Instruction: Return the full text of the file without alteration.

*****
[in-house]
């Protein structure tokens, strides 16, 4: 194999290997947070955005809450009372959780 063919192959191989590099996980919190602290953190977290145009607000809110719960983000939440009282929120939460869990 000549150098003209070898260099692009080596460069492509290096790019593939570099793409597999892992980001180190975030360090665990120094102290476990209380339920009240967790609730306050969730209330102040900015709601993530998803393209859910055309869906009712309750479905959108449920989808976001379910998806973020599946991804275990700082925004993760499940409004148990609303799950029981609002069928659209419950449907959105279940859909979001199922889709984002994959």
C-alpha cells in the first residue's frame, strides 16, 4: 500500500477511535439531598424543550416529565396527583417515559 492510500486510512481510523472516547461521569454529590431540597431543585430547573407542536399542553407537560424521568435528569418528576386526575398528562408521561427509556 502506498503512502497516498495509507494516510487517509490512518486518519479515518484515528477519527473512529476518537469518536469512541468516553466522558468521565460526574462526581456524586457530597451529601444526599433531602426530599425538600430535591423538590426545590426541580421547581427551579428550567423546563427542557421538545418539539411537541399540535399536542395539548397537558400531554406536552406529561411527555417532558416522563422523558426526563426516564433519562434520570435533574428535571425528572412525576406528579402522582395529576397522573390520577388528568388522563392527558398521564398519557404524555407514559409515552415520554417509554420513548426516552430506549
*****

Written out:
[in-house]
């Protein structure tokens, strides 16, 4: 194999290997947070955005809450009372959780 063919192959191989590099996980919190602290953190977290145009607000809110719960983000939440009282929120939460869990 000549150098003209070898260099692009080596460069492509290096790019593939570099793409597999892992980001180190975030360090665990120094102290476990209380339920009240967790609730306050969730209330102040900015709601993530998803393209859910055309869906009712309750479905959108449920989808976001379910998806973020599946991804275990700082925004993760499940409004148990609303799950029981609002069928659209419950449907959105279940859909979001199922889709984002994959």
C-alpha cells in the first residue's frame, strides 16, 4: 500500500477511535439531598424543550416529565396527583417515559 492510500486510512481510523472516547461521569454529590431540597431543585430547573407542536399542553407537560424521568435528569418528576386526575398528562408521561427509556 502506498503512502497516498495509507494516510487517509490512518486518519479515518484515528477519527473512529476518537469518536469512541468516553466522558468521565460526574462526581456524586457530597451529601444526599433531602426530599425538600430535591423538590426545590426541580421547581427551579428550567423546563427542557421538545418539539411537541399540535399536542395539548397537558400531554406536552406529561411527555417532558416522563422523558426526563426516564433519562434520570435533574428535571425528572412525576406528579402522582395529576397522573390520577388528568388522563392527558398521564398519557404524555407514559409515552415520554417509554420513548426516552430506549